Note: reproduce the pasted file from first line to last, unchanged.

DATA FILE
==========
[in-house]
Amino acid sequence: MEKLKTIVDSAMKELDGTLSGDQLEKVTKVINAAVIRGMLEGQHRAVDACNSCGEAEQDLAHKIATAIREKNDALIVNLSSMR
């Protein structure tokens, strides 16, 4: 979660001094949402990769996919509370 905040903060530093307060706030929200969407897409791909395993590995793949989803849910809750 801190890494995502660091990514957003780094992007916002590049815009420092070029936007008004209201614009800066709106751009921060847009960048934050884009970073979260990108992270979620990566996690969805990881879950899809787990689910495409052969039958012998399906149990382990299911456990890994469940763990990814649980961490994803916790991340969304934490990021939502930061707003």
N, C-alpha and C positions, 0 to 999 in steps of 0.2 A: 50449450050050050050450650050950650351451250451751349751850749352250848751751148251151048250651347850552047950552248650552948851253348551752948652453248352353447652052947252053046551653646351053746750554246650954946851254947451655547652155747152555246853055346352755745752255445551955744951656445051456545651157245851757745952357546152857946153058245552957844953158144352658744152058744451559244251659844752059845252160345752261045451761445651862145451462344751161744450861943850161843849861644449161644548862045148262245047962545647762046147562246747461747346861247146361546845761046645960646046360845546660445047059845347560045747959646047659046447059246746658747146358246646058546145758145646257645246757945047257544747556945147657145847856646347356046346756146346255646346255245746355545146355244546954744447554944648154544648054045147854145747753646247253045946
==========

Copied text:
[in-house]
Amino acid sequence: MEKLKTIVDSAMKELDGTLSGDQLEKVTKVINAAVIRGMLEGQHRAVDACNSCGEAEQDLAHKIATAIREKNDALIVNLSSMR
């Protein structure tokens, strides 16, 4: 979660001094949402990769996919509370 905040903060530093307060706030929200969407897409791909395993590995793949989803849910809750 801190890494995502660091990514957003780094992007916002590049815009420092070029936007008004209201614009800066709106751009921060847009960048934050884009970073979260990108992270979620990566996690969805990881879950899809787990689910495409052969039958012998399906149990382990299911456990890994469940763990990814649980961490994803916790991340969304934490990021939502930061707003």
N, C-alpha and C positions, 0 to 999 in steps of 0.2 A: 50449450050050050050450650050950650351451250451751349751850749352250848751751148251151048250651347850552047950552248650552948851253348551752948652453248352353447652052947252053046551653646351053746750554246650954946851254947451655547652155747152555246853055346352755745752255445551955744951656445051456545651157245851757745952357546152857946153058245552957844953158144352658744152058744451559244251659844752059845252160345752261045451761445651862145451462344751161744450861943850161843849861644449161644548862045148262245047962545647762046147562246747461747346861247146361546845761046645960646046360845546660445047059845347560045747959646047659046447059246746658747146358246646058546145758145646257645246757945047257544747556945147657145847856646347356046346756146346255646346255245746355545146355244546954744447554944648154544648054045147854145747753646247253045946